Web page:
The Anti-Fragile Theory: How to gain from pain

“Antifragile” is a buzzword today and makes absolute sense in the world of entrepreneurship – it is the ability to benefit from disorder. Parents, especially in today’s world of abundance, are constantly trying to protect and provide for their children, making them fragile and restraining their ability to fend for themselves.

Providing deep insight into the topic of today’s Webisode is Ms Lina Ashar, educationist, entrepreneur, writer and Founder of Billabong High International School and Mr Praveen Kenneth, Founder, Law&Kenneth and Chairman, Elohim&Kenneth.

Ms Lina used the beautiful phrase “bubble wrapping kids” to explain the effect of overprotective parents. She said, “Parents, while you think you’re being kind to your kids, when you’re bubble wrapping your kids, you’re being cruel. We have to be cruel to be kind to our kids. Today, kids can’t tolerate discomfort like they ever have been able to and they have negative reactions to the world around them all the time.”

Mr Praveen took us back to his childhood where his parents were focussed on his older sibling who was unwell for a long time and how knowingly or unknowingly that made him fend for himself and how that turned out to be a blessing. “Nothing came on a platter and I had to fight for every single thing that came my way. I came from a system that is not always serving me. Everything had to be earned which I thought was very cruel at the time but that’s what made me who I am today.”

The most important lesson from Praveen’s example is “the story” that we tell ourselves. You can choose to be a victim or you can make your situation work to your benefit.

The quality of resilience can be cultivated in children. It is the ability to bounce back from disorder and that makes you robust. It is a quality that can help sail through troubled waters, a skill required in entrepreneurs who need to take healthy risks and whose journey is not guaranteed to be all rosy. But being antifragile is when you benefit from a disorder and that is certainly the better place to be.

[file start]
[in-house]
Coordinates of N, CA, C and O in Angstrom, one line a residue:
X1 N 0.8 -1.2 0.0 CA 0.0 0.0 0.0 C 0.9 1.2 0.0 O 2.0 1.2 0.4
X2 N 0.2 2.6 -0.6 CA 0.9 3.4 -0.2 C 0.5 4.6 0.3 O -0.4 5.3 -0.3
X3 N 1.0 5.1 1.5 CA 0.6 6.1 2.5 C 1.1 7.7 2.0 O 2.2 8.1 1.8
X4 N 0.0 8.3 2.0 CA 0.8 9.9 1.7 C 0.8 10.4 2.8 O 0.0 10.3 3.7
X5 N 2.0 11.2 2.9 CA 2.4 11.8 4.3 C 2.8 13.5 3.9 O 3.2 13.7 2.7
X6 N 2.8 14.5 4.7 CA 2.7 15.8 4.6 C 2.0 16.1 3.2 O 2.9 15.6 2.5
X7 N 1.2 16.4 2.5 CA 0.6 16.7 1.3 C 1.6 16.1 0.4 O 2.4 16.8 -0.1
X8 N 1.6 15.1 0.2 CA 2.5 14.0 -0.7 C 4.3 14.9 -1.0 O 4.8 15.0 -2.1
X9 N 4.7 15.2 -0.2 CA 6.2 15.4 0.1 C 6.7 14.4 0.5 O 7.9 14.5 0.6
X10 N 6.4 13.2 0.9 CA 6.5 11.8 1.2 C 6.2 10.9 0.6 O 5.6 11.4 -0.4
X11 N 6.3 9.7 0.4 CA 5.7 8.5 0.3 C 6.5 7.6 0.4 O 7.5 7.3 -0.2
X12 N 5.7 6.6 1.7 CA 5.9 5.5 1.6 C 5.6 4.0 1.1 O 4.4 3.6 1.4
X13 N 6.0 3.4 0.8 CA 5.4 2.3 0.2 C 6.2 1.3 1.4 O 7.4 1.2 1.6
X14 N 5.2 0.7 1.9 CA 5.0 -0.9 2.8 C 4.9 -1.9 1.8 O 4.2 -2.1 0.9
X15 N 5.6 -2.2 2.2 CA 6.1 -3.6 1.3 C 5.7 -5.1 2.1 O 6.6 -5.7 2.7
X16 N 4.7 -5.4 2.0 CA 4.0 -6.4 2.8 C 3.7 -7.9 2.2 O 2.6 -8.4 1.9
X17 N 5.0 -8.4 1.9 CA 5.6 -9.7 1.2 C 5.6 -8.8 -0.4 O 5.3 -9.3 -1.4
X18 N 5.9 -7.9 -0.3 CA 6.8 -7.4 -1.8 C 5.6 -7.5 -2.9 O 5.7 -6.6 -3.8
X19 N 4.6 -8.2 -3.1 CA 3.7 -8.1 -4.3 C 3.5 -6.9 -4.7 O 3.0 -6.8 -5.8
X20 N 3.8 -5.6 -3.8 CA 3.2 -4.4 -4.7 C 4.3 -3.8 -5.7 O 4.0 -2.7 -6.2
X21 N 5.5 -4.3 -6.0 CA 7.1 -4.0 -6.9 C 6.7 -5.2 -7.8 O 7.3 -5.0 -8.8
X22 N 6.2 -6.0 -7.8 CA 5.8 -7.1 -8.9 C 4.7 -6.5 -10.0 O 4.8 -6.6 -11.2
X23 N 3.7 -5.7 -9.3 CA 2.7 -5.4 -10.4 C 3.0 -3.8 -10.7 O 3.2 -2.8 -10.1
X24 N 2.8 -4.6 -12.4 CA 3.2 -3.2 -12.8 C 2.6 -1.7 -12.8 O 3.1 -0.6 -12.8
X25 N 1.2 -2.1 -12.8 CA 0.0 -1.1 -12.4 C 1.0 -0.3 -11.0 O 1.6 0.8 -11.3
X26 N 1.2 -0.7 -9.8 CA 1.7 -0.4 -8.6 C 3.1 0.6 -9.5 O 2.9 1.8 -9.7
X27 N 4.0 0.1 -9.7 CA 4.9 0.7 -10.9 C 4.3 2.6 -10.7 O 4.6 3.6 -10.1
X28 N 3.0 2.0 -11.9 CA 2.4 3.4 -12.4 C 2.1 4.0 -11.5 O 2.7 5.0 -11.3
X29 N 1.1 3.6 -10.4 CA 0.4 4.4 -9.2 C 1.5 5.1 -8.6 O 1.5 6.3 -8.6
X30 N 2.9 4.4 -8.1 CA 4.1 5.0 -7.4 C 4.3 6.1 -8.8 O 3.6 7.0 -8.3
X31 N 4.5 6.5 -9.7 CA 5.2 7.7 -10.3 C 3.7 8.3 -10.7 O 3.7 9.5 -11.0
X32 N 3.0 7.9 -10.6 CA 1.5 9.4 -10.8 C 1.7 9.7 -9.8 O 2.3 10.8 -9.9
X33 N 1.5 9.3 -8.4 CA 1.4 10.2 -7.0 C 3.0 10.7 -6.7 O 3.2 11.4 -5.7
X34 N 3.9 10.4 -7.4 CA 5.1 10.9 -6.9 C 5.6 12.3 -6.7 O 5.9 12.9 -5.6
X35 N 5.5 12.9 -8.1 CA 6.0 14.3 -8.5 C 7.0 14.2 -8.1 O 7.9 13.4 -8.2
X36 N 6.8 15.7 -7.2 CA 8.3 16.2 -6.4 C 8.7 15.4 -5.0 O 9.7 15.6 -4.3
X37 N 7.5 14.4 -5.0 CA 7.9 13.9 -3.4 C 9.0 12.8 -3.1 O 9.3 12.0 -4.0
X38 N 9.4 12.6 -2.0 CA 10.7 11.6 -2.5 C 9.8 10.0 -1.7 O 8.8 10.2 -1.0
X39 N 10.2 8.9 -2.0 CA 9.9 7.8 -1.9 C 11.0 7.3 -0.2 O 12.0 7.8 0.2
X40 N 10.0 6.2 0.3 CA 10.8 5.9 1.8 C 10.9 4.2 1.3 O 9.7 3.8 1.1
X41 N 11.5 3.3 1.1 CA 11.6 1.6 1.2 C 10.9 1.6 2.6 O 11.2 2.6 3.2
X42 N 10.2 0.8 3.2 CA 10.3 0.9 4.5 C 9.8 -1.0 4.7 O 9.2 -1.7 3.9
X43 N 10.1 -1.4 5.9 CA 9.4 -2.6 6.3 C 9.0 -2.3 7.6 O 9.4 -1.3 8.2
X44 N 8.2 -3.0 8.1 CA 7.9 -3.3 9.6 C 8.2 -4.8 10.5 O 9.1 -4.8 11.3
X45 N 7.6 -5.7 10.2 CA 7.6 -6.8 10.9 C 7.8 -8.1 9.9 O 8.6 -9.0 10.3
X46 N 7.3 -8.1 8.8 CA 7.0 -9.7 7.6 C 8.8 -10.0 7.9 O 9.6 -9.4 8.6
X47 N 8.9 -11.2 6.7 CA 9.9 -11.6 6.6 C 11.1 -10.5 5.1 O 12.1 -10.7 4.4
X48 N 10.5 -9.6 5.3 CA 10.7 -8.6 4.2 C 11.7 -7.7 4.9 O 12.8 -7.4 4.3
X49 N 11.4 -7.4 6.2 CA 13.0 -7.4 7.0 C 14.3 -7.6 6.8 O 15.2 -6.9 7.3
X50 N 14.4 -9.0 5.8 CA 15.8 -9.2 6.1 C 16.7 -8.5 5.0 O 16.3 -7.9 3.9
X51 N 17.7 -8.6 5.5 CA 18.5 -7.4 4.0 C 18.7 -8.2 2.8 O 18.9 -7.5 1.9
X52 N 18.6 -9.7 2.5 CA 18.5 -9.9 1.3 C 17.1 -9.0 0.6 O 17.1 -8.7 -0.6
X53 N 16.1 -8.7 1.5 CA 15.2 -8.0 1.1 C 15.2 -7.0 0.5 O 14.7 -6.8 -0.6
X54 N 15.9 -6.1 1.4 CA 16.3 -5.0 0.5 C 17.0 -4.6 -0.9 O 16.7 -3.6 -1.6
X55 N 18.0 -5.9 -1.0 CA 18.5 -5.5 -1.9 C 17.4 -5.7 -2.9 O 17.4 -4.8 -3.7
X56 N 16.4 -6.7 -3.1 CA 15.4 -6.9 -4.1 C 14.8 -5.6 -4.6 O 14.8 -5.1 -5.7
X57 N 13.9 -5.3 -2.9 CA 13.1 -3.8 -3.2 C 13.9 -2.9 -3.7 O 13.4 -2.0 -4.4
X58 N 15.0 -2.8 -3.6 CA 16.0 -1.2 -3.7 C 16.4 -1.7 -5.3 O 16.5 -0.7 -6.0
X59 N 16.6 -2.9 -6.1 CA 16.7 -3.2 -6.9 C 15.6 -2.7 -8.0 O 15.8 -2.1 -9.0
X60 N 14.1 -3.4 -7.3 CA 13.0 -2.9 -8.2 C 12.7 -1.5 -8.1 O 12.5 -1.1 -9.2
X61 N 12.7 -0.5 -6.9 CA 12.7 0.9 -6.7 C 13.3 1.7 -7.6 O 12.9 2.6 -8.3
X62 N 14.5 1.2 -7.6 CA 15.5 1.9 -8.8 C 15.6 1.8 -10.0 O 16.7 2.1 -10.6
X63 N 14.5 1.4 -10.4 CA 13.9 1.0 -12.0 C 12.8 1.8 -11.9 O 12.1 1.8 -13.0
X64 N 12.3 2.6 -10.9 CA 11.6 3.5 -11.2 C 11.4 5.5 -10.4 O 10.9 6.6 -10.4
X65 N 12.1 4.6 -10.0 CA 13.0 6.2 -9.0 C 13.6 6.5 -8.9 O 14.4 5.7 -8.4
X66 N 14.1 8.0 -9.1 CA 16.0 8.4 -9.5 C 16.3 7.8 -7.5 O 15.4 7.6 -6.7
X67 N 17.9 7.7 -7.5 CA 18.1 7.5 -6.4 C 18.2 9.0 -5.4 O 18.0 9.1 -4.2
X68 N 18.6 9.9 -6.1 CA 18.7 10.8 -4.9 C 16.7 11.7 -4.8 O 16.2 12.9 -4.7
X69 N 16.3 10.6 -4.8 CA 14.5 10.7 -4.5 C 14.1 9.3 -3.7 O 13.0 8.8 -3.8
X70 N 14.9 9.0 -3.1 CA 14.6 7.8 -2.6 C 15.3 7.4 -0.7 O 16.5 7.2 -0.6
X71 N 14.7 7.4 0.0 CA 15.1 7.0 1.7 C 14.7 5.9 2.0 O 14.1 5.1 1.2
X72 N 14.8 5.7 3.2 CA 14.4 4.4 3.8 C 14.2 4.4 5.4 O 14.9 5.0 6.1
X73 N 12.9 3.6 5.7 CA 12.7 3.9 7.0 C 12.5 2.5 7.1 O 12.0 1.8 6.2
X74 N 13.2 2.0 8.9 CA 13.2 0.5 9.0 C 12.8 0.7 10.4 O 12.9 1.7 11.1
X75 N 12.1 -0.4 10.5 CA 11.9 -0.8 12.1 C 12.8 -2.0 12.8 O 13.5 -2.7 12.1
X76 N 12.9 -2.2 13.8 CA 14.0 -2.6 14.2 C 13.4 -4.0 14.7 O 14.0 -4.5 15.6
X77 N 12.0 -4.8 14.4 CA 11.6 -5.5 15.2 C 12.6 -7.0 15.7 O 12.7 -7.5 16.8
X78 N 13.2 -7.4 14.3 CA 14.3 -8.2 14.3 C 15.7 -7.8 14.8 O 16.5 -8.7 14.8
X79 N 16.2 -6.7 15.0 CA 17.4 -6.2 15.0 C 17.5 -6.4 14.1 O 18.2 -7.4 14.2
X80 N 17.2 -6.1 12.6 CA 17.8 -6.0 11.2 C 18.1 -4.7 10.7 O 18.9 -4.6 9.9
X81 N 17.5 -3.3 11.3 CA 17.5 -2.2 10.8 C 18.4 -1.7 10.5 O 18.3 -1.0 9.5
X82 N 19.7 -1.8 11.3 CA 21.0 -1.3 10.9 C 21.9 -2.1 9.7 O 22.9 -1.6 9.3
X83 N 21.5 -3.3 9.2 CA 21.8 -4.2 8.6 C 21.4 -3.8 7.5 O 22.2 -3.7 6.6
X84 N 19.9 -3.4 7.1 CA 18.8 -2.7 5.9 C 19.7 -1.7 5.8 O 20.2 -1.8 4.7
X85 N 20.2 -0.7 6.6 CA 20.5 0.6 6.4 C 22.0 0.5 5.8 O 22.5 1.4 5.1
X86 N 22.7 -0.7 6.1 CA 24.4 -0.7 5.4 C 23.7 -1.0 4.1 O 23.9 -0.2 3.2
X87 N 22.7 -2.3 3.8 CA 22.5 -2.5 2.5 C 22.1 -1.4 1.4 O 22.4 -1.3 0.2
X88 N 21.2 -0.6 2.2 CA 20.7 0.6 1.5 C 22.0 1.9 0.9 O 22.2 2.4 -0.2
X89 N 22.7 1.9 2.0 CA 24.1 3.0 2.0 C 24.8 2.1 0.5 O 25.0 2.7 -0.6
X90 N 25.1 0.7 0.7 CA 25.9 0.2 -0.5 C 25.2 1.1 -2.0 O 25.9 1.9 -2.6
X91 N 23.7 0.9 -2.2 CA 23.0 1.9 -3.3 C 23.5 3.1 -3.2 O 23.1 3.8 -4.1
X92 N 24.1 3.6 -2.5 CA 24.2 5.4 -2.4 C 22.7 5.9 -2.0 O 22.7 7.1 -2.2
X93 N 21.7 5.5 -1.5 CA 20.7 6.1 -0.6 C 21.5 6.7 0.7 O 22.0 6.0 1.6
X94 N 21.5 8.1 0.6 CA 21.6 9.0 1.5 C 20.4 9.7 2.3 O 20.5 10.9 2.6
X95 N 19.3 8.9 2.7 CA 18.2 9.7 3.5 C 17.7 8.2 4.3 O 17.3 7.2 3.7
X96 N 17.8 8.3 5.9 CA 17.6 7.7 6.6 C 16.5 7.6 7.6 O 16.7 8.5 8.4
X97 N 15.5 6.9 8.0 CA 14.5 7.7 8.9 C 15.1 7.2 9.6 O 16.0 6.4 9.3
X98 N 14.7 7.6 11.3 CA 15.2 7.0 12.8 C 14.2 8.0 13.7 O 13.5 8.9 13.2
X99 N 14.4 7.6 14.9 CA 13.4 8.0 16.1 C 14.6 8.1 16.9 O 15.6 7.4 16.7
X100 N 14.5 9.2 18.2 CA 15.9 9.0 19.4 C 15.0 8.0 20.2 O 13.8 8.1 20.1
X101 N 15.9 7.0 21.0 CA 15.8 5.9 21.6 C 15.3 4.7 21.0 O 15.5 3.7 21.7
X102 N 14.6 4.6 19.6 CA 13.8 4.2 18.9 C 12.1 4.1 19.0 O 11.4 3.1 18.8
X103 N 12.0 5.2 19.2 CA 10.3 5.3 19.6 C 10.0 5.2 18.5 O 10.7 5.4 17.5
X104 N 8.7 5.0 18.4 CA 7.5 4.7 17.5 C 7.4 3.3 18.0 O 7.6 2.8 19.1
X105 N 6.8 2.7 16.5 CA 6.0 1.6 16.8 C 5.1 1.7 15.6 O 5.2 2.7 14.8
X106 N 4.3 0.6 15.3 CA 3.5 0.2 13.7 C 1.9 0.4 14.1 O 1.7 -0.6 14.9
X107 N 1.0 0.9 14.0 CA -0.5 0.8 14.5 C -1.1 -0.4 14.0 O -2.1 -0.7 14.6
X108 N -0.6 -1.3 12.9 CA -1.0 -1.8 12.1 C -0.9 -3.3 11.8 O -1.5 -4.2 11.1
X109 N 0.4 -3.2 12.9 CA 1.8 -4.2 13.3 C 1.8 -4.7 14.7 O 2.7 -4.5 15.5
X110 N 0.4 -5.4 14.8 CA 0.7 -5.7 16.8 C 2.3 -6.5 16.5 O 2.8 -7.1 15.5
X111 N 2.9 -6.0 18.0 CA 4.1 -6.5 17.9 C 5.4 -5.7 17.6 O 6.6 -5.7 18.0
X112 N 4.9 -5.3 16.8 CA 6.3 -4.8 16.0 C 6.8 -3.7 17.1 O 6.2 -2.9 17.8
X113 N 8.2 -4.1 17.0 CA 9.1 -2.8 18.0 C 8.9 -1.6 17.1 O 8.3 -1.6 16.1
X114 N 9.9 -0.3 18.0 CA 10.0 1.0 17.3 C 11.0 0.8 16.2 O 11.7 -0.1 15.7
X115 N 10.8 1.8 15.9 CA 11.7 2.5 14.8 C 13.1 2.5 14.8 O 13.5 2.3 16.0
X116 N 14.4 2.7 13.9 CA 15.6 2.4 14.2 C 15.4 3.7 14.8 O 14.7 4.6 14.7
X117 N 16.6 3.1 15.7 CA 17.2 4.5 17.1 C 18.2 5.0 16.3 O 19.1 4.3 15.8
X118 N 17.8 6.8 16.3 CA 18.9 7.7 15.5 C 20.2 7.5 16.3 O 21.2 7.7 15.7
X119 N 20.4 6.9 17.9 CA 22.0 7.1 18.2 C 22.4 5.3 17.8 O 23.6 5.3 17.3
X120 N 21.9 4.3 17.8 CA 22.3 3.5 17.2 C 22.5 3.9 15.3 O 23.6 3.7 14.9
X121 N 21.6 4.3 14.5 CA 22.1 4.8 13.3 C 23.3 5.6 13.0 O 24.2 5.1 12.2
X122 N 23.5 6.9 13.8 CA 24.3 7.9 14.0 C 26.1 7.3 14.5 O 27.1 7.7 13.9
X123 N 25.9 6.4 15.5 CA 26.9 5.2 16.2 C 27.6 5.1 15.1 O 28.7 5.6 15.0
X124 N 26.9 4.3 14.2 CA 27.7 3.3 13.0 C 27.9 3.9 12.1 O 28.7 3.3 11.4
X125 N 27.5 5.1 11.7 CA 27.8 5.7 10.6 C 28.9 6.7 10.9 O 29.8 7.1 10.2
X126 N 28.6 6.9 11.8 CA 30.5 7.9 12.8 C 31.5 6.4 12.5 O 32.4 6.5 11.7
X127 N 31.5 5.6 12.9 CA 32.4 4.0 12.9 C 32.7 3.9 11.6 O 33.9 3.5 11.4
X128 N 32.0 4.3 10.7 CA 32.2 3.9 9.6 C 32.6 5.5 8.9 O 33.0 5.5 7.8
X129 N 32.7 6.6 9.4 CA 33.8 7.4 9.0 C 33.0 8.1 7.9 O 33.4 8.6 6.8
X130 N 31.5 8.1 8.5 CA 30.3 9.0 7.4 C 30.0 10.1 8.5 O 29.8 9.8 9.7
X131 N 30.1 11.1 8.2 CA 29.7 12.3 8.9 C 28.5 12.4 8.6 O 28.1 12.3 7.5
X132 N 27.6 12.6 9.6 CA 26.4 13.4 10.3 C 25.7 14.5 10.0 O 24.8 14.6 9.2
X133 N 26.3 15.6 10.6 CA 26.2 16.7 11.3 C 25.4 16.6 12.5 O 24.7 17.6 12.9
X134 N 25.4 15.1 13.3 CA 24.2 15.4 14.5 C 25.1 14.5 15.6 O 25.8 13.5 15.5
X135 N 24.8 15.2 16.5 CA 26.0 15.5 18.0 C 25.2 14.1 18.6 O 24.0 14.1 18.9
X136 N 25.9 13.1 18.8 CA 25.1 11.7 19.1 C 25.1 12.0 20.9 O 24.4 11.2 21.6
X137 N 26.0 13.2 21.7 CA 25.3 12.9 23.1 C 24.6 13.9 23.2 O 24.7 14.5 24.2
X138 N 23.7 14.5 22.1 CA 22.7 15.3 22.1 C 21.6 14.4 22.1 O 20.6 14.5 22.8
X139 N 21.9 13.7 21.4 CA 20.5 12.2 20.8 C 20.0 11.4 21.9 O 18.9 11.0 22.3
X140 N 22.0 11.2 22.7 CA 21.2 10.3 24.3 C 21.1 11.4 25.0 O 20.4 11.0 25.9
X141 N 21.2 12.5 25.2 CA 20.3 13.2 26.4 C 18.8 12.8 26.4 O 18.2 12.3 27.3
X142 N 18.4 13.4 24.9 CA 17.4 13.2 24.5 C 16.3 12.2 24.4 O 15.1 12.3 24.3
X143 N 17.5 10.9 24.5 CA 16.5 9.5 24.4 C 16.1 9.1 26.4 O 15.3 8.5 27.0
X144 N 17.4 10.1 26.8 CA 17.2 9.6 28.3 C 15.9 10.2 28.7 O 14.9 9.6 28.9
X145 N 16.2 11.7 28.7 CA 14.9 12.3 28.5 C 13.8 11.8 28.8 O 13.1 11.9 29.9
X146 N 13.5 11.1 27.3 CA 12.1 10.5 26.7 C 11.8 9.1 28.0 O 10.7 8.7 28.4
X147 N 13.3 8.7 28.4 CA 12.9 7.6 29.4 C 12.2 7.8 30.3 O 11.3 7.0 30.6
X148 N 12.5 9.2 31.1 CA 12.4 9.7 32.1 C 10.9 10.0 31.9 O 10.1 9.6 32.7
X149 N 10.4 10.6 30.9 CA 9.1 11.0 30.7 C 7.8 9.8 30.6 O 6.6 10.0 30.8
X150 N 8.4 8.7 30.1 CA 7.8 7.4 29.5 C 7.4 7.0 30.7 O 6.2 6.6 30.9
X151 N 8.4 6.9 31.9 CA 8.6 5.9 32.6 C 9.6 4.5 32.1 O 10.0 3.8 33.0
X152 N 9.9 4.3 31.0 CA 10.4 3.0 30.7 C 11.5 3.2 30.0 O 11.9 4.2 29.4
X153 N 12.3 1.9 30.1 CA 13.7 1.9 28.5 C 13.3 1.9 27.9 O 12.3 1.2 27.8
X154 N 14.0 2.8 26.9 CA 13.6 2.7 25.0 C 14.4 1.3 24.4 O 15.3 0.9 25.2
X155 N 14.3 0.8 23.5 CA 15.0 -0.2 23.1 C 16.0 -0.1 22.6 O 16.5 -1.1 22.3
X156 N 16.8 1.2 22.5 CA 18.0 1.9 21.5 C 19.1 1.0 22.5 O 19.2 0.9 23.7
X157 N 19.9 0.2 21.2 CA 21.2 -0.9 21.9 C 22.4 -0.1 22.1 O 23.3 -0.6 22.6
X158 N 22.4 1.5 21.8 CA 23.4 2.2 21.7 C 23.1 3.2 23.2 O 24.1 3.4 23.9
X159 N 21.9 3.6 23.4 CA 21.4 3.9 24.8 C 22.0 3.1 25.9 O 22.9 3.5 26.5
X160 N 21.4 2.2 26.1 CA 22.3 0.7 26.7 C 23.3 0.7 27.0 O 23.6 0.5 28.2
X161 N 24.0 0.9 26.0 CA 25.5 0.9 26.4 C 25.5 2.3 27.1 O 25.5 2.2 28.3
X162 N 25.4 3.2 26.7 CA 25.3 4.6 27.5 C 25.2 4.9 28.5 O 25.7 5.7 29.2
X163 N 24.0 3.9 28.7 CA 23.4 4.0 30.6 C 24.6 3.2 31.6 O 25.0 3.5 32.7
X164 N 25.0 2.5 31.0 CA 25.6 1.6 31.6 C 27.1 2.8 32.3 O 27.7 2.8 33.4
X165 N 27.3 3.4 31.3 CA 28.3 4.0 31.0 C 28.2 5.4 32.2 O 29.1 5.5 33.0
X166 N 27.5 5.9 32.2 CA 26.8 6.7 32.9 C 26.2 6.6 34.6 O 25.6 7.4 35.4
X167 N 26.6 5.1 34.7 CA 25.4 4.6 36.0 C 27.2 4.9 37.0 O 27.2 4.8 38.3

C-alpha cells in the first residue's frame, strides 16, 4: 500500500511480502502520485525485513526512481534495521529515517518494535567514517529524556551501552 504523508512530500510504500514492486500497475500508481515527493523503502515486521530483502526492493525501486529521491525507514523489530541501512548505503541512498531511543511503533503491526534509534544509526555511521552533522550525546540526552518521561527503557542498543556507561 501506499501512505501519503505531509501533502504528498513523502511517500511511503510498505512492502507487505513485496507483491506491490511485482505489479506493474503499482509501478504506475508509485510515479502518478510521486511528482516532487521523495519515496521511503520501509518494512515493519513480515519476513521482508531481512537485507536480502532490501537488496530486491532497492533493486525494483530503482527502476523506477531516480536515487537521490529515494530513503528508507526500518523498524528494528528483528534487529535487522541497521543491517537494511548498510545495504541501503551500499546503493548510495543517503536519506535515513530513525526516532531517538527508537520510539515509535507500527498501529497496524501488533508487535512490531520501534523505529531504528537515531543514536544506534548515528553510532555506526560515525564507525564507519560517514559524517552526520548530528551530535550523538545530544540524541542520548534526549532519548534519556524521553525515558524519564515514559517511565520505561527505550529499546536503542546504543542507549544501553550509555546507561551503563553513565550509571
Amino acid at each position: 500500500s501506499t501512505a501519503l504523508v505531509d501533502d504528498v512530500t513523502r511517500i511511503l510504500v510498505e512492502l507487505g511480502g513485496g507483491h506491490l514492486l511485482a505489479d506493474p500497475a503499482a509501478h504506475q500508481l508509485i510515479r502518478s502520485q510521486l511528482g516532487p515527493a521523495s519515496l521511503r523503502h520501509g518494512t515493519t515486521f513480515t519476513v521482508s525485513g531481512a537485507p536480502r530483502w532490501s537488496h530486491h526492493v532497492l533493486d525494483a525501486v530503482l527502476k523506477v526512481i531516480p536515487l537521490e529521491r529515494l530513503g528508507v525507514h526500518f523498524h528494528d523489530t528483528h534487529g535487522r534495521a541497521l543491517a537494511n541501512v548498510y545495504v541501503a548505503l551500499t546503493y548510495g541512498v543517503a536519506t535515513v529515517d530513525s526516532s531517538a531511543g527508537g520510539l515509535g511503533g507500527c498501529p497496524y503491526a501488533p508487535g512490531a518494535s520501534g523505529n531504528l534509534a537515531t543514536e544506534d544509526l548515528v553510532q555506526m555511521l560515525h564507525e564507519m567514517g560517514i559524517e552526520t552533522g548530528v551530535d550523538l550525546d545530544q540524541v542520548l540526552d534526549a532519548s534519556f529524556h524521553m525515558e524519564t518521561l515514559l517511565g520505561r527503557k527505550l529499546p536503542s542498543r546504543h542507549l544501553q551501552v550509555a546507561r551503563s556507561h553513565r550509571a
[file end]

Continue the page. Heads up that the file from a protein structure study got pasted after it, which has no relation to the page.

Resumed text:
Explaining the need to accept uncertainty as a part of life, Mr Praveen said “We need to have serious conversations about the joy of failing. We don’t prepare our kids for challenges or adventures. The story of every entrepreneur has instances of failure. Each time I fail, I get closer to victory. We need to train kids that failure is the stepping stone to all our successes. If that can be made a part of our daily conversations, that would be great and we should celebrate the joy of failing.” He advised parents not to provide in abundance to their children as that does not let them dream or chase their dreams as the parents themselves are fulfilling their dreams.

Ms Lina also stressed the importance of rewarding children for their efforts instead of the outcome. “We need to teach them to reflect and ask themselves what would they do differently next time? An overprotected child cannot think for himself/herself and cannot handle failures or ambiguity and that is the tragedy of overprotective parents.” The only way forward is to constantly learn and grow and today all the information we need is at our fingertips. She started her journey as a teacher and she wanted to reach out to as many kids as possible in India through her schools. She changed her model multiple times to adapt to changing times and the environment and she explained how each setback made her think and come up with a solution.

In these times of the pandemic, human beings are proving their resilience each day and taking it by the day. It is an evolving process and there has been a lot of optimism despite the negativity surrounding us. Mr Praveen feels hopeful that human resilience will overcome this challenge too like we have in the past and come out stronger and gentler.

Mr Praveen stressed that we need to encourage our kids to dream. “The world needs creators. The one thing that can make a difference to the universe is your creation! However, for every 1000 companies born today, only 2-3 survive in 5 years. So the journey of an entrepreneur is uncertain.” Here is where the quality of being antifragile is a boon. If you welcome storms, you will be a good entrepreneur.

In his current entrepreneurial journey, Mr Praveen is trying to figure out models and use technology to bring commonsense to life. “We engage in things we feel for. Life is all about connection and I’m in the business of understanding what people feel.”

To end the delightful discussion, Mr Praveen said “If kids can pause and say “How do i feel about this? Instead of how will I be seen, their lives will be very different and fulfilling.”

Ms Lina too ended with a thought-provoking message to parents. “Whenever you’re going to act in any way for your kids, just think – is this in the best long-term interest of my child and you’ll almost always know what to do in that situation.”

You can watch the entire Webisode here:

Extra references:

Ted Talk – paradox of choice

Antifragile: Things That Gain from Disorder by Nassim Nicholas Taleb

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